Water is very good for clay recycling and I’ll explain why down below when I describe my whole reclaim process.

If your throwing bucket has settled so there’s a layer of clear water on top, you can pour that off. Just don’t remove any clay particles. If the water is cloudy, it’s because of light, floating clay particles. You want to keep the cloudy water but if it’s clear, it can be poured or siphoned off the top.

I hope you can learn from my mistakes and have the best recycled clay possible. To do so, just keep adding everything to your reclaim bucket and then follow my instructions below.

What to do with short clay?

If you have clay that you think is short and you’re having trouble working with it, I would try mixing the short clay with some fresh clay out of the bag. I’d start with half and half and if it’s still not better, mix some more fresh clay in.

Hopefully that will work well enough that you can use up that short clay and your recycled clay will be better going forward.

My Clay Recycling System

I throw a very persnickety translucent porcelain off-the-hump (which means I can’t compress the bottoms while throwing) so if my clay’s short or not well mixed or off in any way, it will definitely let me know.

It’s important to me that my recycled clay isn’t more persnickety than what I’m starting with.

The system I use is thorough and may take more time than other ways of doing it. To me, it’s worth the extra time and effort. Short clay is frustrating and consumes more of my energy.

My system is also portable which is great if you work in a small space.

There are many ways to reclaim your clay scraps and you can adapt and create a system that works best for you. 

Tools and supplies:

Here are the tools and supplies that I use:

  • A bucket for your reclaim
  • A drill with a paint mixing attachment
  • A glaze sieve and long-handled scrub brush
  • A plaster slab
  • A 38L blue Rubbermaid plastic tote
  • Wooden blocks
  • Plastic squeeze clamps
  • An old bed sheet

 

1. Make a plaster slab

If you don’t already have one, make a plaster slab that you can use to dry out your clay recycling. I made this one out of pottery plaster that I bought from my ceramic supplier. 

I mixed up the plaster with water and poured a 2” layer straight into the bottom of a big blue Rubbermaid tote. The plaster then hardens and because the tote is flexible and tapered, the slab pops right out.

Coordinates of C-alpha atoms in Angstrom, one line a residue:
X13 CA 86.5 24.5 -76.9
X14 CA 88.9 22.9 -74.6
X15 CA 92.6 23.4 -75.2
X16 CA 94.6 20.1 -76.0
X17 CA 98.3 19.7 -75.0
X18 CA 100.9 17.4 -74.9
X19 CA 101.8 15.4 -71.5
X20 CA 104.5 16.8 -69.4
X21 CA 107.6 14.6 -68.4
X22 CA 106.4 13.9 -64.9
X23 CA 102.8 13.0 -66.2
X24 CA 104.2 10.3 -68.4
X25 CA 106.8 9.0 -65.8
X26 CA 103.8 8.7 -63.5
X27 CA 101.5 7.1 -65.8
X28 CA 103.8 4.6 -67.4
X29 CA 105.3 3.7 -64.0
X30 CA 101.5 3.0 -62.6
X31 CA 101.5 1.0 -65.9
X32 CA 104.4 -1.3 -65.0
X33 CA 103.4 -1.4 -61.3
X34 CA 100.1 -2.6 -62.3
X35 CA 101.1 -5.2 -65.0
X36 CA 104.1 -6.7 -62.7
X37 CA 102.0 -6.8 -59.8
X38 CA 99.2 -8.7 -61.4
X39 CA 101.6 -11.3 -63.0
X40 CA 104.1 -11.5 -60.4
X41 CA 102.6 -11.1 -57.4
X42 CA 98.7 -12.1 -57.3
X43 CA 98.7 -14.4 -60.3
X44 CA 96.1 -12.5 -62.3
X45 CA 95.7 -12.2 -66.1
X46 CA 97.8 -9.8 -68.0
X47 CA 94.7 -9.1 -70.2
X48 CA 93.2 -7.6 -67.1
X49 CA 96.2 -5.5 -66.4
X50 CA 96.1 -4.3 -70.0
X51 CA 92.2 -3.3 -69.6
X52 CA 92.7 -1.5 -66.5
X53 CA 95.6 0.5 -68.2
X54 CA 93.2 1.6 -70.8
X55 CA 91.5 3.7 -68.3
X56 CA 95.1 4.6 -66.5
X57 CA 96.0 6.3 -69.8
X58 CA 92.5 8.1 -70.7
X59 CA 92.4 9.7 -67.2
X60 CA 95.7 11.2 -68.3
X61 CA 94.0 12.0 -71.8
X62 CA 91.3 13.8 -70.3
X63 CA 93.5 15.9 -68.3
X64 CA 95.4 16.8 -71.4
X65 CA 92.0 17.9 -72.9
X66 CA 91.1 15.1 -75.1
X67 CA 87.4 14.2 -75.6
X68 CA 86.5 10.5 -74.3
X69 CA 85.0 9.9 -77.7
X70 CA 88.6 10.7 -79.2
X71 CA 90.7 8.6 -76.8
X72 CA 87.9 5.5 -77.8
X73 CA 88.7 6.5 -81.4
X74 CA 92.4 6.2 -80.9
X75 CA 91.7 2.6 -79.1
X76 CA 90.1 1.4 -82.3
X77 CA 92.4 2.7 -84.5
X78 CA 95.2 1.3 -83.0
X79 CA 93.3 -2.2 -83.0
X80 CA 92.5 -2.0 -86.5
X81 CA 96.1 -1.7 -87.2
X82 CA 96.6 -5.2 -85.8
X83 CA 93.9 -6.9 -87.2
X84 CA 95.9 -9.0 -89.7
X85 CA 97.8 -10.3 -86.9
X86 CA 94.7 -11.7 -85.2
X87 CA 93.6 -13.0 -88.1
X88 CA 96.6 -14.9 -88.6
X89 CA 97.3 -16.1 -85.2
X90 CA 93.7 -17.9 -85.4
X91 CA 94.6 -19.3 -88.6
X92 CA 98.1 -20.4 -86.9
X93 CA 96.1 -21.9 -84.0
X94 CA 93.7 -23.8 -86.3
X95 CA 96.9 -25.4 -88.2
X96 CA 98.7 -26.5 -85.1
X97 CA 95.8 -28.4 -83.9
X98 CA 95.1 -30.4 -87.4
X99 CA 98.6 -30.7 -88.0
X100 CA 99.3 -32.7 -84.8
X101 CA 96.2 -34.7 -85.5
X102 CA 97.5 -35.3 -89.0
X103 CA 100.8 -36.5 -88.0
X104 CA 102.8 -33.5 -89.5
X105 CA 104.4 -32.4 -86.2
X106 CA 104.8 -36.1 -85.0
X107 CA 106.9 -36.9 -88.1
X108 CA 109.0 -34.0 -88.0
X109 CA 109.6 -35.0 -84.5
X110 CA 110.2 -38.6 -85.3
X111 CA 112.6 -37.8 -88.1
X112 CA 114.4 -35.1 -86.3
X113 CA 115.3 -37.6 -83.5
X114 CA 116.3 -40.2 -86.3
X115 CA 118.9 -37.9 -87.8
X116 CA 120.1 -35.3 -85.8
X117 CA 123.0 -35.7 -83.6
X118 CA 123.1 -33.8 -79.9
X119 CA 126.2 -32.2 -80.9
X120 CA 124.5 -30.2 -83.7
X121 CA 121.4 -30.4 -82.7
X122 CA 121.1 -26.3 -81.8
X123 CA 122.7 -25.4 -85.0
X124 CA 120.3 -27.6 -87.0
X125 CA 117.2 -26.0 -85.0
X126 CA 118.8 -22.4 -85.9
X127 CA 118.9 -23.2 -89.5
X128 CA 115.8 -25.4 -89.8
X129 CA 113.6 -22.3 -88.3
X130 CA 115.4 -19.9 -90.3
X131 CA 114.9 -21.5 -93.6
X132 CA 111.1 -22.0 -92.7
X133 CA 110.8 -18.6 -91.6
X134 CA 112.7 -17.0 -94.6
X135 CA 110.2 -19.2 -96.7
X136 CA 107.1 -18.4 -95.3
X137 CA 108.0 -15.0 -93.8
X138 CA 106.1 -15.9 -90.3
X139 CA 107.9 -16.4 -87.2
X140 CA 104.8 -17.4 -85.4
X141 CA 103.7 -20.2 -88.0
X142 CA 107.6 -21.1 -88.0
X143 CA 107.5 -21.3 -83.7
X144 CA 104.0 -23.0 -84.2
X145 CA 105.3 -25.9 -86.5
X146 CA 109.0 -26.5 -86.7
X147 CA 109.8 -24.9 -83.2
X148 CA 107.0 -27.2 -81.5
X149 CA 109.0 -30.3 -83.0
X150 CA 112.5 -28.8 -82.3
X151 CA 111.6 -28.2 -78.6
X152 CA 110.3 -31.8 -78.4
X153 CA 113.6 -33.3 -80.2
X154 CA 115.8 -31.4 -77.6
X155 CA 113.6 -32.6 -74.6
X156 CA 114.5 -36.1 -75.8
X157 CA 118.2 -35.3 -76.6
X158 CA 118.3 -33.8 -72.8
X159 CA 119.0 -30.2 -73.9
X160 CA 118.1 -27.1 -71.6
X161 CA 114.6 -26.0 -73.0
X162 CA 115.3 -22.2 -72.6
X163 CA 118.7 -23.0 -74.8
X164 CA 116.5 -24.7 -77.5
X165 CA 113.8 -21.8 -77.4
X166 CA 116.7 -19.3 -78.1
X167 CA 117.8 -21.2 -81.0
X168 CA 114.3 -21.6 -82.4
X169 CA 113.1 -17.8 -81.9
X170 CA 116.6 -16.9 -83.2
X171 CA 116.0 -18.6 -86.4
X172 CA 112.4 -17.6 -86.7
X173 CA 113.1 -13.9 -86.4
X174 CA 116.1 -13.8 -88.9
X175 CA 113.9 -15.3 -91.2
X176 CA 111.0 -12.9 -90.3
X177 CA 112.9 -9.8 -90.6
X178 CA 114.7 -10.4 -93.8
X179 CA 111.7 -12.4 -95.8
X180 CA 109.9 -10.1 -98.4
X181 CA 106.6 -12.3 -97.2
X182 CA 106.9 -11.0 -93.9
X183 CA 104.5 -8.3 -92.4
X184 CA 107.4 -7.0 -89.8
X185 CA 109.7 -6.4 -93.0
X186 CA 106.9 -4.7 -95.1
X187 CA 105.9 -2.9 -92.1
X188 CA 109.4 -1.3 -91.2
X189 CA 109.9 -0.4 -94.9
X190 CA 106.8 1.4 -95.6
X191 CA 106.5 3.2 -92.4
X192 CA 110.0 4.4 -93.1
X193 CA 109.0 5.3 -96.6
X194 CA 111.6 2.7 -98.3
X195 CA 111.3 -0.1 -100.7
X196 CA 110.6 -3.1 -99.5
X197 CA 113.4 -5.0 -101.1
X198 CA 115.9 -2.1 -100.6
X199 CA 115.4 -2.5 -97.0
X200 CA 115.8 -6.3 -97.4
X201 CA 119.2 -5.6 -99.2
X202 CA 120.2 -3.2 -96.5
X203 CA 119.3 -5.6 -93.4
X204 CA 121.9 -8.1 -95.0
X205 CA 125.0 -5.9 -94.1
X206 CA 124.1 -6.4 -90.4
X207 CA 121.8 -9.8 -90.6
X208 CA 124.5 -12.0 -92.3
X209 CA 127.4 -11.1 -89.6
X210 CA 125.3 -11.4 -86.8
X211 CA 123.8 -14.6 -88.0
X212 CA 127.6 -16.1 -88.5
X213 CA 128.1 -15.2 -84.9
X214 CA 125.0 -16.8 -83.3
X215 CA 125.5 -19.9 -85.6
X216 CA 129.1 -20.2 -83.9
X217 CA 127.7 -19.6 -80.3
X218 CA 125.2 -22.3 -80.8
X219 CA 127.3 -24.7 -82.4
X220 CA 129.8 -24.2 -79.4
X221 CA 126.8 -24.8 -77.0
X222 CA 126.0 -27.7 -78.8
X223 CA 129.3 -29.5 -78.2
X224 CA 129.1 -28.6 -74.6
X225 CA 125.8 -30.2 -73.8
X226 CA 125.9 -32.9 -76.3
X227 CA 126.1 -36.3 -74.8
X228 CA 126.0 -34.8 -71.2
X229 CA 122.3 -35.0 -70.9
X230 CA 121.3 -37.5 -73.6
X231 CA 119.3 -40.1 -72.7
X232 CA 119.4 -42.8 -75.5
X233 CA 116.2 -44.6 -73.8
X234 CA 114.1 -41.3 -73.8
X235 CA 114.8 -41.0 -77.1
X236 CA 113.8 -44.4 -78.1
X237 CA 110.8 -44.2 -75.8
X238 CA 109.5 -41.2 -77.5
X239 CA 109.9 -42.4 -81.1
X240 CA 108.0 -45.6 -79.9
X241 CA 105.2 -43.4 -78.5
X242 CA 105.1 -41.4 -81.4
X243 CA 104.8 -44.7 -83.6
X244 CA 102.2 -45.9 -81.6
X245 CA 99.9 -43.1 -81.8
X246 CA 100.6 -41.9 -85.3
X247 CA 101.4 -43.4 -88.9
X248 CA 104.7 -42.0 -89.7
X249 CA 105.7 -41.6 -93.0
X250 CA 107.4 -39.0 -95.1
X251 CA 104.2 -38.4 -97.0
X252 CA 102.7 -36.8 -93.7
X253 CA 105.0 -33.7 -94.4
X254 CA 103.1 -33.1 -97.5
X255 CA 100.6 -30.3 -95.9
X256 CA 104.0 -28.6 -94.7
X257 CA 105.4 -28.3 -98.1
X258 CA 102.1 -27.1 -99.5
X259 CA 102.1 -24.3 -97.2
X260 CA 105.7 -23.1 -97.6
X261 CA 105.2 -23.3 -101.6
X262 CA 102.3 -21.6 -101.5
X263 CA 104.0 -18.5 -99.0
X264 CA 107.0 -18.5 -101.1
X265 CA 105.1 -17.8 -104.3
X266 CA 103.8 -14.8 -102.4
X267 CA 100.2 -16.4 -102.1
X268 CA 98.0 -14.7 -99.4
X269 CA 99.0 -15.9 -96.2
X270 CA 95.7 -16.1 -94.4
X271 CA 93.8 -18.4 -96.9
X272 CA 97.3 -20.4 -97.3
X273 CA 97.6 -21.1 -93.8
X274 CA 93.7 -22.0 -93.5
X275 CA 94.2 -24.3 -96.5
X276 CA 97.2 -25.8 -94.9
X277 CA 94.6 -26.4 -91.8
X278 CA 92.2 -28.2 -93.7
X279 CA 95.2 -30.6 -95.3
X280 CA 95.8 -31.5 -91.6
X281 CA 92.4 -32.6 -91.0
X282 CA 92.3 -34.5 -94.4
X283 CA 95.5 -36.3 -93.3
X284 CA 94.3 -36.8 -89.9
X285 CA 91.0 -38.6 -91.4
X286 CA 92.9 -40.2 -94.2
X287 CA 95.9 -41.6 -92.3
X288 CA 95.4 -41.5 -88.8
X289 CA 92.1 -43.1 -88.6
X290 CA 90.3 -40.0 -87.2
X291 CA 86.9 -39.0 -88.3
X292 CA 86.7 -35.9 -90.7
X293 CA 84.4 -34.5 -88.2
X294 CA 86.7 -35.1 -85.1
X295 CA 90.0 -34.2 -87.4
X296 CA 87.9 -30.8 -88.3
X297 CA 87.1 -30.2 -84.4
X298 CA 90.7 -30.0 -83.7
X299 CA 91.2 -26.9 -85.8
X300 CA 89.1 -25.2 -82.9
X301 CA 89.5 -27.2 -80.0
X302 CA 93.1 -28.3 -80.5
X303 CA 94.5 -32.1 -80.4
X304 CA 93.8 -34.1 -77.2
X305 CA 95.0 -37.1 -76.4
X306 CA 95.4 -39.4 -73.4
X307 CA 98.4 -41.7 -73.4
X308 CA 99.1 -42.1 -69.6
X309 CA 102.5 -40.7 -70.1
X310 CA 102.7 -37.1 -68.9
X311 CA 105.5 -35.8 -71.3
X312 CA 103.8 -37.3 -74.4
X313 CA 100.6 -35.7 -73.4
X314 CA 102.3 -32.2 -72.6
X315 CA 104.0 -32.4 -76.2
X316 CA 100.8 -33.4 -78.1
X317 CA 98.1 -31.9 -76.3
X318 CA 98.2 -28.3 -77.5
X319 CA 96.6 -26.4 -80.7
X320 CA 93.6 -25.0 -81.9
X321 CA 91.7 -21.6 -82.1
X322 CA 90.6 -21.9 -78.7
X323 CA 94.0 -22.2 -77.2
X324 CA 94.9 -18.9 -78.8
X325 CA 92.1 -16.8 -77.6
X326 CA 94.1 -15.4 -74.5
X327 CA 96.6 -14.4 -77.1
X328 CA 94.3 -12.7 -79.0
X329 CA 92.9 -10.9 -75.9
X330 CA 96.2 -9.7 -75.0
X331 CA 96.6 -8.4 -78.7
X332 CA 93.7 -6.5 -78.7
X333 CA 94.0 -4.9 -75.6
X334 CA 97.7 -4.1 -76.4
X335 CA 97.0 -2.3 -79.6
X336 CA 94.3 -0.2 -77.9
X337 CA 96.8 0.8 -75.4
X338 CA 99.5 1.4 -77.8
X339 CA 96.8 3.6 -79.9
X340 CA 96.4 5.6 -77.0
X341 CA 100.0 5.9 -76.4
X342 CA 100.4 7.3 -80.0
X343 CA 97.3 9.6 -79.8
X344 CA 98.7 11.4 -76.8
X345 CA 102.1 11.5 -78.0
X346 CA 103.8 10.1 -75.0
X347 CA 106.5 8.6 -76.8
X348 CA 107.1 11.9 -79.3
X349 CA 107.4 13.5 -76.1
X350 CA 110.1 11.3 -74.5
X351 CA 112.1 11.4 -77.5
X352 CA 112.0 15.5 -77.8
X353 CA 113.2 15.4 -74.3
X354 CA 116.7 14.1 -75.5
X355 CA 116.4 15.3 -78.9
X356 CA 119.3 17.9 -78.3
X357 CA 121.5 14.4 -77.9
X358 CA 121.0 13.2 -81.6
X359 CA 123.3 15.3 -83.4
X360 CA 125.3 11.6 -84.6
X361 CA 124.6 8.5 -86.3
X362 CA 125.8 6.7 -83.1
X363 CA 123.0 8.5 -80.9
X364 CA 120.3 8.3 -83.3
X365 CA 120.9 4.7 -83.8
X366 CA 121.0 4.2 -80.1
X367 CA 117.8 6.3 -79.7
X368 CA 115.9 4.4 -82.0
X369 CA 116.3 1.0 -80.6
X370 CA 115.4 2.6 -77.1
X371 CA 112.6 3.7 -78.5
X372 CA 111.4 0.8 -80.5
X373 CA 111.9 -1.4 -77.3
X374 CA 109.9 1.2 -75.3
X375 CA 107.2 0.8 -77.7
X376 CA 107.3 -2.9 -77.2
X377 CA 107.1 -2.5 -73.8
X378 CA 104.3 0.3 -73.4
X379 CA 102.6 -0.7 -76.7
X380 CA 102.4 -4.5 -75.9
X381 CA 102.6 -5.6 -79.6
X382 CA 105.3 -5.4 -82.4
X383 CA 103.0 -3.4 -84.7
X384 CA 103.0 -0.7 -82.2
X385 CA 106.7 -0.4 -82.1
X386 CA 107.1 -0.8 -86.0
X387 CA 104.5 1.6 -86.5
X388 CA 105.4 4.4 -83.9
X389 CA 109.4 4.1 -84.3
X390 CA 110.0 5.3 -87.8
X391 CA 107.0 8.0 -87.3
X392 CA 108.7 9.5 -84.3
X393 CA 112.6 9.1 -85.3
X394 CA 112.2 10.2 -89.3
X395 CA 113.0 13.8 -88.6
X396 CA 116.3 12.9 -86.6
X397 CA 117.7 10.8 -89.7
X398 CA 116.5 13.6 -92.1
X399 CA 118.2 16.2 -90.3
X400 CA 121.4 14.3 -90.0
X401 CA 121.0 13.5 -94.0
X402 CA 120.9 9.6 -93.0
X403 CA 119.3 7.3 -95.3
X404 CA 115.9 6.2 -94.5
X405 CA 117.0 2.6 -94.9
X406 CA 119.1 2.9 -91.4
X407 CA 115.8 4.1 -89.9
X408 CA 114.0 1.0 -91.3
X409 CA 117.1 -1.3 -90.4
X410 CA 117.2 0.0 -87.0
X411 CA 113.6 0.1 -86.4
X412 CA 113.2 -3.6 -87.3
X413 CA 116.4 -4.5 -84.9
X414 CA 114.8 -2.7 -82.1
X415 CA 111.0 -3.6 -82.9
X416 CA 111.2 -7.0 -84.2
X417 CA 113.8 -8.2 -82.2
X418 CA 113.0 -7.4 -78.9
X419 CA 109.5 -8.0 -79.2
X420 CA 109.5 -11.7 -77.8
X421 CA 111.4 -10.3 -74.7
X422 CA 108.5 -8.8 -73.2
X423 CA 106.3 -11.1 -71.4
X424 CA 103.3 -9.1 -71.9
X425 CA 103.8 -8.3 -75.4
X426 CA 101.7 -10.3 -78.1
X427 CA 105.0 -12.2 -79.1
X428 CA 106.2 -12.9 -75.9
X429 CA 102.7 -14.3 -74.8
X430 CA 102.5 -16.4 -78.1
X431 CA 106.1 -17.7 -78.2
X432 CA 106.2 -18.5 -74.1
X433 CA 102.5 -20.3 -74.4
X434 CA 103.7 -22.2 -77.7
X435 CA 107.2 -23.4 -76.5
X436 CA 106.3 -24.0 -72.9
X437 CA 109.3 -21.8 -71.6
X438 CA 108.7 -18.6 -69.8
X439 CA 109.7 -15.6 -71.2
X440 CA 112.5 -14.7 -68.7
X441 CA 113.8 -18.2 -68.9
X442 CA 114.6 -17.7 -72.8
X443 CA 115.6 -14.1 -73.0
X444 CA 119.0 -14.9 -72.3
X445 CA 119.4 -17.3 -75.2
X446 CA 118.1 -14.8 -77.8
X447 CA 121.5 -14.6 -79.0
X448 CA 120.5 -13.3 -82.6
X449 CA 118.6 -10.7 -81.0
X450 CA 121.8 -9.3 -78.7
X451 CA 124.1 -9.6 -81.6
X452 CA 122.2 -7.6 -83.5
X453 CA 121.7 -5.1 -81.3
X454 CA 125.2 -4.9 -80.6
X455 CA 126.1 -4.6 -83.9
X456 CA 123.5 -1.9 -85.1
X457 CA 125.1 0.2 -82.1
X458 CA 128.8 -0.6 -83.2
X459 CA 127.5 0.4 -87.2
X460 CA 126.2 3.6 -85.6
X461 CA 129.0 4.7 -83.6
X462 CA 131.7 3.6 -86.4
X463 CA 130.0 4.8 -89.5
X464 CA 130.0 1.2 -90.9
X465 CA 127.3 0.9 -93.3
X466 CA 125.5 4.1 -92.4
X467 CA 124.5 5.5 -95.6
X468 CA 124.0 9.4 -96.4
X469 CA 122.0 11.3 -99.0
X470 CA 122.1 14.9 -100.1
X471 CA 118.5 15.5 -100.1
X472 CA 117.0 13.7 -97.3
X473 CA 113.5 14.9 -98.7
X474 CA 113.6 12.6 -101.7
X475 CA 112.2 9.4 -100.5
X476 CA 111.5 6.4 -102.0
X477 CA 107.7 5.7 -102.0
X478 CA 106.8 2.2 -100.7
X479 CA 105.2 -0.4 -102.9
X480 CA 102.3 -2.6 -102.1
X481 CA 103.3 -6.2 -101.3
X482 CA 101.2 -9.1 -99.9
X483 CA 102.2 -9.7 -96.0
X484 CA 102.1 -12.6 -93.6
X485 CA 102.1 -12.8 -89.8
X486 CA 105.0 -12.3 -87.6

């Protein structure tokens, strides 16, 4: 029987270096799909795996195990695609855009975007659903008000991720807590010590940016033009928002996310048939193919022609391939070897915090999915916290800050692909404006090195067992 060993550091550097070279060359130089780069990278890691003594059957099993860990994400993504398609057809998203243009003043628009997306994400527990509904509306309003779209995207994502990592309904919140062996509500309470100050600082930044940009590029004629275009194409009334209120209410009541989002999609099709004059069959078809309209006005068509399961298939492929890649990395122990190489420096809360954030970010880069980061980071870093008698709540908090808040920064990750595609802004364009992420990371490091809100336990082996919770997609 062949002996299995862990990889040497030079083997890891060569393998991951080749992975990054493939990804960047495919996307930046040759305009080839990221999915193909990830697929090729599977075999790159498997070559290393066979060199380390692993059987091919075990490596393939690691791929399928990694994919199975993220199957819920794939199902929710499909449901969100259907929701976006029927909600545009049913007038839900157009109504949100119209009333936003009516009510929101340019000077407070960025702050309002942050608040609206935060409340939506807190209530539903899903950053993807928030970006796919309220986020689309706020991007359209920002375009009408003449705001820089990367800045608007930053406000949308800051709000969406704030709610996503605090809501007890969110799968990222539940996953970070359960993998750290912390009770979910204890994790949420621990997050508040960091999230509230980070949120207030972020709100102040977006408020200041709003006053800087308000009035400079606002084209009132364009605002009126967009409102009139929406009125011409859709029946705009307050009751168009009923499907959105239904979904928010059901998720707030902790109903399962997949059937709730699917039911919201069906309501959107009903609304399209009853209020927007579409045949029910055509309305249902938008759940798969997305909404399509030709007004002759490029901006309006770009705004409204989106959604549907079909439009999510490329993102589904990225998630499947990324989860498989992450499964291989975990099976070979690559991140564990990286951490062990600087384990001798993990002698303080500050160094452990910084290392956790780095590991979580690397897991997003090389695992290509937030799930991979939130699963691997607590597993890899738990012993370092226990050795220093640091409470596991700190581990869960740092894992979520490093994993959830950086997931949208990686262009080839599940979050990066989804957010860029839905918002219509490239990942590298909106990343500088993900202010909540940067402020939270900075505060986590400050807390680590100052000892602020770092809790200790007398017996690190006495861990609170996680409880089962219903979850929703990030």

You can use other containers or cottle boards and clamps to make a plaster slab. Whatever works for you. I use the same tote for pouring my plaster slab and my recycling process so they fit together perfectly.

I made a few of these plaster slabs that I use both in my damp boxes and for recycling clay.

If you’ve never made plaster before, search Google or YouTube and there are plenty of articles and videos that can show you how. It’s really easy, just add water, mix, pour and set.

 

2. What to put in your reclaim bucket

I use a large bucket for my reclaim, one that’s big enough to dump my splash pans into after throwing. A 10-gallon bucket works well for this.

If you use different clay bodies, be sure to have a labeled bucket for each one.

In the bucket, I dump my throwing water, handle pulling water, the contents of my splash pans, any clay that comes off my thrown pots with a rib, my trimmings, slab cutting scraps, etc. All clay scraps.

With the throwing and handle pulling water, I usually allow the clay to settle overnight and pour the clear water off the top before dumping in the reclaim bucket.

Any clay that has dried past the point of wedging, I let dry out completely and then I throw the bone dry clay into the reclaim bucket.

When bone dry clay comes into contact with water, it sucks it in like a sponge and then slakes down, turning to mush. 

I avoid adding leatherhard pots or partially dried lumps of clay to my reclaim bucket. Since partially dry clay’s pores already contain water, it doesn’t absorb new water and won’t slake down like bone dry clay does. It remains firm and unmixable. 

A mix of wet and dry trimmings are fine because they’re so thin and have a lot of surface area.

 

3. Mix your reclaim bucket

Earlier in this article, I mentioned the importance of water for the reclaim process. If you want the best, highest plasticity clay possible (arguably even better than fresh clay out of the bag) then make sure your reclaim bucket always has plenty of water in it.

You want to keep enough water in your reclaim bucket that there’s always a layer of water sitting on top of the clay. This water does a couple of things. 

One reason is for when you have dry trimmings or scraps and dump them into the bucket, they hit the water and slake down instantly.

But the more important reason is that liquid clay can flow and move and be mixed really well. Mixing is so important because you want all of the particles to be evenly distributed and homogenized throughout your clay body.

Clay is made of different sized clay particles (as we know) plus silica particles and fluxing particles. If your clay isn’t mixed well, you can end up with pockets of flux and no clay, or pockets of large clay particles here and small clay particles there.

All of this can affect both the clay’s working properties and fired results. The better your clay is mixed, the better it will perform. This is not unlike the importance of mixing glazes really well, as described in this blog post.

You essentially want your clay reclaim to be a big bucket of liquid clay slip that you can mix with a drill and paint mixing attachment. The more fluid it is, the better it will be mixed.

And the reason why your reclaim could possibly be better than fresh clay out of the bag is that clay companies don’t tend to mix clay in a liquid state. It would take too much time to remove all the excess water.